[concurrency-interest] Can this be done with ConcurrentHashMap ?

Donnie Hale donnie@haleonline.net
Thu, 23 Dec 2004 19:20:25 -0500


Tim, Doug, Brian, & Larry - I appreciate the prompt and on-point responses.
Two follow-ups:

1) In the code below, I want to make sure I understand what is supposed to
happen in Memoize.compute, within the outermost "if (f == null)" block. It
would seem that two threads could both get into this block if
"cache.get(arg)" returns null. Assuming I've got that right, then we have 2
threads instantiating a FutureTask and attempting to put it in the map via
"cache.putIfAbsent". However, only one of those threads will win; and the
other will be returned the winning thread's FutureTask. Only the winning
thread will run the FutureTask. Not being up-to-speed on Futures and
FutureTasks, I'm guessing that even if the losing thread executes the line
"return f.get()" first, it will not return until "ft.run()" completes in the
winning thread?

2) I'll admit to being a little disappointed. A host of wonderful new
concurrency utilities have been released, and, the first time I go to use
them, I come up against this. I believe based on the similarity of responses
that what I've presented is a recurring pattern. Yet a direct solution isn't
provided so I have to do some cut-and-paste of the (obviously useful) code
that's been provided. It would seem that if in fact this is a common pattern
that the solution would be provided more directly.

Thanks again for the responses,

Donnie


-----Original Message-----
From: Tim Peierls [mailto:tim@peierls.net] 
Sent: Thursday, December 23, 2004 11:51 AM
To: Donnie Hale
Cc: concurrency-interest@altair.cs.oswego.edu; Joseph Bowbeer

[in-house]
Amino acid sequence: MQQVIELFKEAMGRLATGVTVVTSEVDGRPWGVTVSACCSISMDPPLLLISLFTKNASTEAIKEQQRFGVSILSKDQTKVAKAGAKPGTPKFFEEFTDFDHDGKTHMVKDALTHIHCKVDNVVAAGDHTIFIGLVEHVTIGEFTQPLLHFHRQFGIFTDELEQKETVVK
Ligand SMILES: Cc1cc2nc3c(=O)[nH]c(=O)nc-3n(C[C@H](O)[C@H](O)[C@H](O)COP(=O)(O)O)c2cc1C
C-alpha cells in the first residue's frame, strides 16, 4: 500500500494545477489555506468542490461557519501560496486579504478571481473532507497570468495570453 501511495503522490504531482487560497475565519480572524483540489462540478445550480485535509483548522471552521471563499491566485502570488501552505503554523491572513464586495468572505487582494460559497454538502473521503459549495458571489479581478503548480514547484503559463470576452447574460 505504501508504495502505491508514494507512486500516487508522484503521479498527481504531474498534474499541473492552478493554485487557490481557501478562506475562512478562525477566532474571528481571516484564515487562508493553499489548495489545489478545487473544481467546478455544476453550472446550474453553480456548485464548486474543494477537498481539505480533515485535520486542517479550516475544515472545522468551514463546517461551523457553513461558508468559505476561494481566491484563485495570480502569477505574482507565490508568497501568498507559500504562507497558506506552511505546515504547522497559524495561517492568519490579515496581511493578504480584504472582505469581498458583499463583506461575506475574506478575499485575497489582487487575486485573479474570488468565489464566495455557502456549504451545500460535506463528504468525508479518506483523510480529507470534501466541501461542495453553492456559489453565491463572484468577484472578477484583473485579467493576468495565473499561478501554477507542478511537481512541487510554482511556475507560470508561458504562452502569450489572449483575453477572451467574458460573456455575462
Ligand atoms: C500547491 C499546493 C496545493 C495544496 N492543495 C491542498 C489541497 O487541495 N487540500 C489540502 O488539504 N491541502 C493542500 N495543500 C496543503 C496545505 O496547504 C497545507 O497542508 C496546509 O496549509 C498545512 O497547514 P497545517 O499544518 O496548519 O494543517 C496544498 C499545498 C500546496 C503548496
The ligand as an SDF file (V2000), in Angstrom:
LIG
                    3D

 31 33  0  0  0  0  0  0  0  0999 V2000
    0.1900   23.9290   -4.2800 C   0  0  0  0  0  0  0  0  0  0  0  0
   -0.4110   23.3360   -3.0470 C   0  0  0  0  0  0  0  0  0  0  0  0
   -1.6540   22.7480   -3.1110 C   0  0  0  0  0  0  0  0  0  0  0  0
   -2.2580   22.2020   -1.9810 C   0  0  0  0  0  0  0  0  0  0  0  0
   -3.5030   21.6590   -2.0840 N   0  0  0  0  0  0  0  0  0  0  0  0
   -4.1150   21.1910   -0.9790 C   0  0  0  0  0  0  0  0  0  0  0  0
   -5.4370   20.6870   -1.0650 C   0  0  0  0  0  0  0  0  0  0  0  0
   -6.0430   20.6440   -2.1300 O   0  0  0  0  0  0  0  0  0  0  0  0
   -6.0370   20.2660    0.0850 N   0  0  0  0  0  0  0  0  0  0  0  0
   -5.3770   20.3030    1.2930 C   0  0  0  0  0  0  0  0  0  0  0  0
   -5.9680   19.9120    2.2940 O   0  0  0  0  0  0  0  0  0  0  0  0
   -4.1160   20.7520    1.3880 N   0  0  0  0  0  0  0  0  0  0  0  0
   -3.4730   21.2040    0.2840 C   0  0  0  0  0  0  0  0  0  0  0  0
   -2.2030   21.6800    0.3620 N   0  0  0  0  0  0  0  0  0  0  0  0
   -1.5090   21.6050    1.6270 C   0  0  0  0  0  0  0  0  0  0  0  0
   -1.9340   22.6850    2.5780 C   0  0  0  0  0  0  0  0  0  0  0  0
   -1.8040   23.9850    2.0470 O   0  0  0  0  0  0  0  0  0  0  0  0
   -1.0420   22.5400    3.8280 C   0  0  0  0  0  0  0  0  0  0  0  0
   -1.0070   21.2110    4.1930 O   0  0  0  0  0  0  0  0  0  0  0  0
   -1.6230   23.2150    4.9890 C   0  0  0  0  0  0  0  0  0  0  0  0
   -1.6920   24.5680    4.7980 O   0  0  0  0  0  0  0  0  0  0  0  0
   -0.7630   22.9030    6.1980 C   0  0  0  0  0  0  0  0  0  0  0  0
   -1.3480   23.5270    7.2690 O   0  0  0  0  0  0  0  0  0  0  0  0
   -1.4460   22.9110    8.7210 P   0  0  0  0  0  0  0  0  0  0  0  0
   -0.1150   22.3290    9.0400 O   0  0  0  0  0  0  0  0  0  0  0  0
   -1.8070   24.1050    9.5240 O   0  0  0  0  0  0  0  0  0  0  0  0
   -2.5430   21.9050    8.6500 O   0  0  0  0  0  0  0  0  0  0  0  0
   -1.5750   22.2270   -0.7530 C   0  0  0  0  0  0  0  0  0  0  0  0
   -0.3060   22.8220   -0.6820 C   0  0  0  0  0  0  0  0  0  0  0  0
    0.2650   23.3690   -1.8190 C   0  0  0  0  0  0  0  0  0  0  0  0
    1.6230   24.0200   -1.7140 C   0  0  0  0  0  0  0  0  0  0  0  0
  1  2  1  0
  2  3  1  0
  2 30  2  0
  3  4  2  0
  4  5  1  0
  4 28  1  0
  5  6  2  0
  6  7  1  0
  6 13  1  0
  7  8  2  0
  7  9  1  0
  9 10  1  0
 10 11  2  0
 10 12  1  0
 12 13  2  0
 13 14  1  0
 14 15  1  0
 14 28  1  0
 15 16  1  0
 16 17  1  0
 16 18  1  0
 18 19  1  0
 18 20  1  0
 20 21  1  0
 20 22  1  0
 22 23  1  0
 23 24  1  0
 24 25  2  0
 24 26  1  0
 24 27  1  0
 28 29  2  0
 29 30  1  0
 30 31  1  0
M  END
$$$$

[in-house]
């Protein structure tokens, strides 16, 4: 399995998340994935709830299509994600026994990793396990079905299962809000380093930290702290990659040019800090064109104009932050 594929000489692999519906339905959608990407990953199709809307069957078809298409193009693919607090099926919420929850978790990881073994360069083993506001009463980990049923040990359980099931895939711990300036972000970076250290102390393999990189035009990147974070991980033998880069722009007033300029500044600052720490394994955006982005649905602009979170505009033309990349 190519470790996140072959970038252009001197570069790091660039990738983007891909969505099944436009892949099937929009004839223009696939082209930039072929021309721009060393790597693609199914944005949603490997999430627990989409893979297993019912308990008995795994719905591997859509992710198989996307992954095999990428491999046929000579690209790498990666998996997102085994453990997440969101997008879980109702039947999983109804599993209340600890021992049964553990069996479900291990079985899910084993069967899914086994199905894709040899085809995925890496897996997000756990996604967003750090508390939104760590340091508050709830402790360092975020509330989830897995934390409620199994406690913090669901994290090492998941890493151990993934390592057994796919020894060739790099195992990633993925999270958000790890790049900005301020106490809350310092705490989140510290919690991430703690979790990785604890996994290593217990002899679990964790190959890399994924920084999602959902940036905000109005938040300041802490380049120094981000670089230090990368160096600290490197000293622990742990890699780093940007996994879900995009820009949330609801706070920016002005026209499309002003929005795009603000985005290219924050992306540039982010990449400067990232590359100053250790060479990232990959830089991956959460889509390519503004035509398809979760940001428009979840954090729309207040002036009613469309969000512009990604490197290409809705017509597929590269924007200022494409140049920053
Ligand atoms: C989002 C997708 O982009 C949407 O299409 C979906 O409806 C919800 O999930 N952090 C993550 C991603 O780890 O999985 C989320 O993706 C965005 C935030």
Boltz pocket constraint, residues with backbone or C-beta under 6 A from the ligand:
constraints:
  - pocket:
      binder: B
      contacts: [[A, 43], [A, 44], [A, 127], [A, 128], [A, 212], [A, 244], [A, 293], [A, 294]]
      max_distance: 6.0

Subject: Re: [concurrency-interest] Can this be done with ConcurrentHashMap
?

Donnie Hale wrote:
> Assuming what I want to do is clear, is this possible with a 
> ConcurrentHashMap?

Here's a general solution that uses ConcurrentHashMap that you can adapt for
your purposes. This is code that Joe Bowbeer wrote and presented at a
JavaOne talk; I don't think there are any limitations on its use. (Joe,
speak up if you think there might be.)

public interface Computable<A, V> {
     V compute(A arg) throws Exception;
}

public class Memoize<A, V> implements Computable<A, V> {
     public Memoize(Computable<A, V> c) {
         this.c = c;
     }
     public V compute(final A arg) throws Exception {
         Future<V> f = cache.get(arg);
         if (f == null) {
             Callable<V> eval = new Callable<V>() {
                 public V call() throws Exception {
                     return c.compute(arg);
                 }
             };
             FutureTask<V> ft = new FutureTask<V>(eval);
             f = cache.putIfAbsent(arg, ft);
             if (f == null) { f = ft; ft.run(); }
         }
         return f.get();
     }
     private final ConcurrentMap<A, Future<V>> cache =
         new ConcurrentHashMap<A, Future<V>>();
     private final Computable<A, V> c;
}

You would use this as follows:

   class MyLengthyOperation implements Computable<Key, Value> {
       public Value compute(Key key) {
           // Lengthy operation here, takes key and returns
           // a value.
       }
   }

   // instead of map:
   Computable<Key, Value> map =
       new Memoize<Key, Value>(new MyLengthyOperation());

   // and then you can get values:

   for (Key key : interestingKeys) {
       Value value = map.compute(key);
       // do something with value
   }

--tim